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Better Together

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Teamwork and communication are the foundation of successful counselor-CBO partnerships.

When you boil it down, public school counselors and community-based organizations focused on higher education have one common goal: to get their students to college.

But public school counselors, especially those in schools with underserved student populations, also have to juggle a lot of other duties: managing class scheduling for entire grade levels or the whole school, helping families navigate special education requirements like individualized education plans, and attending to students’ often fragile mental health and emotional needs.

College counseling can understandably get moved to the back burner on a public school counselor’s crowded stove. That’s where community-based organizations (CBOs) that help students get to and through come in.

To establish a strong relationship and set students up for success, public school counselors and CBO leaders suggest three things:

  • Communicate, communicate, communicate—on both sides
  • Pay attention to a school community’s nuances to ensure you’re serving them well
  • Figure out how to take work off a school counselor’s plate

Communication is Key
The most important part of the relationship between Chicago Public Schools and Chicago Scholars, a CBO that serves “academically ambitious first-generation students from under-resourced communities in Chicago,” is regular communication, said Rachael Accavitti, vice president of programs at Chicago Scholars.

Chicago Scholars hosts a yearly lunch for counselors to update them on students’ success and plans for the next year. One of their team members also meets regularly with someone from Chicago Public Schools’ Office of School Counseling and Postsecondary Advising for updates from both sides.

Recently, Chicago Scholars and Chicago Public Schools expanded those lines of communication even further by signing a data-sharing agreement, Accavitti said. That allows both sides to see a student’s progress in Chicago Scholars’ program and empowers the counselors to give students a nudge if they’re late on completing a portion of the program.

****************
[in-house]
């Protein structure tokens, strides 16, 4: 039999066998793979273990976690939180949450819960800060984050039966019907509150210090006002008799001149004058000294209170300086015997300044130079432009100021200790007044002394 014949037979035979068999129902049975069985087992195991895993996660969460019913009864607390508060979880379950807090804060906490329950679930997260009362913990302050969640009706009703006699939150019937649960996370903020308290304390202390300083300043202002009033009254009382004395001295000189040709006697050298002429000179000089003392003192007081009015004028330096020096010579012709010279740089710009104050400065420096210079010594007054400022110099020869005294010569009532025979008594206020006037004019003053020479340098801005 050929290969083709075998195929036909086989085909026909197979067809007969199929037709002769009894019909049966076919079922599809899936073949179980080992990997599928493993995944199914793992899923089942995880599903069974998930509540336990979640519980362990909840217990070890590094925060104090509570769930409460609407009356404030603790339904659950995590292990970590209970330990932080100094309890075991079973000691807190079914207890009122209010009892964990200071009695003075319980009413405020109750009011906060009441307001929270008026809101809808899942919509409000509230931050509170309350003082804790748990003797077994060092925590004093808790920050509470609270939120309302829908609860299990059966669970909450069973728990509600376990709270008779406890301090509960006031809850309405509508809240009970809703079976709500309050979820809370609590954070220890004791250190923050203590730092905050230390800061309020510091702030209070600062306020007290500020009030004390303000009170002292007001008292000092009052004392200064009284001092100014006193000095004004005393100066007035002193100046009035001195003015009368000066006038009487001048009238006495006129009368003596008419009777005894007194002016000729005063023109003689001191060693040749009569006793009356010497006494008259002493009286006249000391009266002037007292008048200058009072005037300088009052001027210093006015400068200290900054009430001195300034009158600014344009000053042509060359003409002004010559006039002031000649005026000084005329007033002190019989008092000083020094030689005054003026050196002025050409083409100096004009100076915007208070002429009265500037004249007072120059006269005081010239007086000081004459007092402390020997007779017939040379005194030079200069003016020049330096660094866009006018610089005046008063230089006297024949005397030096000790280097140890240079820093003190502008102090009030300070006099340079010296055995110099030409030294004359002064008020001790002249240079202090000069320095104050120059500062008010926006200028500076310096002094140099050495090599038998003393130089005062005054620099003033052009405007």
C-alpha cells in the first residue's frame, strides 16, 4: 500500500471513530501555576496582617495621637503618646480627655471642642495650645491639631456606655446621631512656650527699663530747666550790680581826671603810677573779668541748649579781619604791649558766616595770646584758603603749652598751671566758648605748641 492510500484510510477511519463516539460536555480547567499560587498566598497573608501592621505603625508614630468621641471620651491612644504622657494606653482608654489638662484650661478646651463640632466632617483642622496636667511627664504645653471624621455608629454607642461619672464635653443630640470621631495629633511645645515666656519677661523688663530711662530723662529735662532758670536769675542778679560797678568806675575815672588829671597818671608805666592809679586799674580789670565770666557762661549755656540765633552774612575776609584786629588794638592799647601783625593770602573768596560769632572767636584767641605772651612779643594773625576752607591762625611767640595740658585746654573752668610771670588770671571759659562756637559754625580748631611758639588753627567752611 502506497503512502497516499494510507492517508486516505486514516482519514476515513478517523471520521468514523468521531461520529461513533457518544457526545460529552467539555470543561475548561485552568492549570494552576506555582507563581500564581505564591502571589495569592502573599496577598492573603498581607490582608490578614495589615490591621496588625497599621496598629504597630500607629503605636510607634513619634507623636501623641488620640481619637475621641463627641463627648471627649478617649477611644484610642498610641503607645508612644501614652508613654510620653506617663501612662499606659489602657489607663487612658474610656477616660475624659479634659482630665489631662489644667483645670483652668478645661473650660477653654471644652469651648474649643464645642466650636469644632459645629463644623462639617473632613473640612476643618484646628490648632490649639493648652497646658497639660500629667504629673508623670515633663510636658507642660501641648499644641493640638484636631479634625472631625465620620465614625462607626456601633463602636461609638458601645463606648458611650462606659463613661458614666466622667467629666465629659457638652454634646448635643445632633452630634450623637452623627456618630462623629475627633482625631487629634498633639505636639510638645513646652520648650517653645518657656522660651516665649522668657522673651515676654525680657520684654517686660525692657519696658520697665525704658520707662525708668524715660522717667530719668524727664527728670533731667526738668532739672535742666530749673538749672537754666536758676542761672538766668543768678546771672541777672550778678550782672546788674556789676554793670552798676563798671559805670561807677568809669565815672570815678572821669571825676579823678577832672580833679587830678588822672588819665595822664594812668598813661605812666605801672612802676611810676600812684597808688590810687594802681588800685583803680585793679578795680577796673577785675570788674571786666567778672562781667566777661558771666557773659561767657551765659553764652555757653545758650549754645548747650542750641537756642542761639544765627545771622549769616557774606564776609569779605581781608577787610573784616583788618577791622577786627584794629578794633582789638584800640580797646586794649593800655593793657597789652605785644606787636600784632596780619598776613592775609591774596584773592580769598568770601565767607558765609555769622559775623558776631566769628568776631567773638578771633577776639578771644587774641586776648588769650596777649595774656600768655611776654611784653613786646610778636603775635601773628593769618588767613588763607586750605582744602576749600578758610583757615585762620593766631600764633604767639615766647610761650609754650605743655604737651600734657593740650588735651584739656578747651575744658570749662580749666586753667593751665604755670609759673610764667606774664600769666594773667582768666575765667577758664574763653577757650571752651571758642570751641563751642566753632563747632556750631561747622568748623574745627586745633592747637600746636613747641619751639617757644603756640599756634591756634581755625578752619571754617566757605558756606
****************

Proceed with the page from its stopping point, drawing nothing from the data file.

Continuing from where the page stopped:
And that demonstrates the ultimate goal of this increased communication, Accavitti said: to support the students.

“I’ve seen, especially in the last year [during the COVID-19 pandemic], the way in which it is easier for a student in this virtual space to not show up, to not be reached,” she said. “I think that (having) more trusted people in their lives…reaching out to provide this support, to create this net of resources to catch them, has been vital.”

Pay Attention to Nuance
When Jennifer Nuechterlein, college and career counselor at Hunterdon Central Regional High School in Flemington, New Jersey, has meetings with her students, they almost always include their family members.

She works in a rural/suburban school district about two hours from New York City and said her students’ families are heavily involved in their college decisions these days. Candice Mackey, college counselor at Los Angeles Center for Enriched Studies (LACES) in Los Angeles, sees the same thing, despite working in a much more urban environment than Nuechterlein.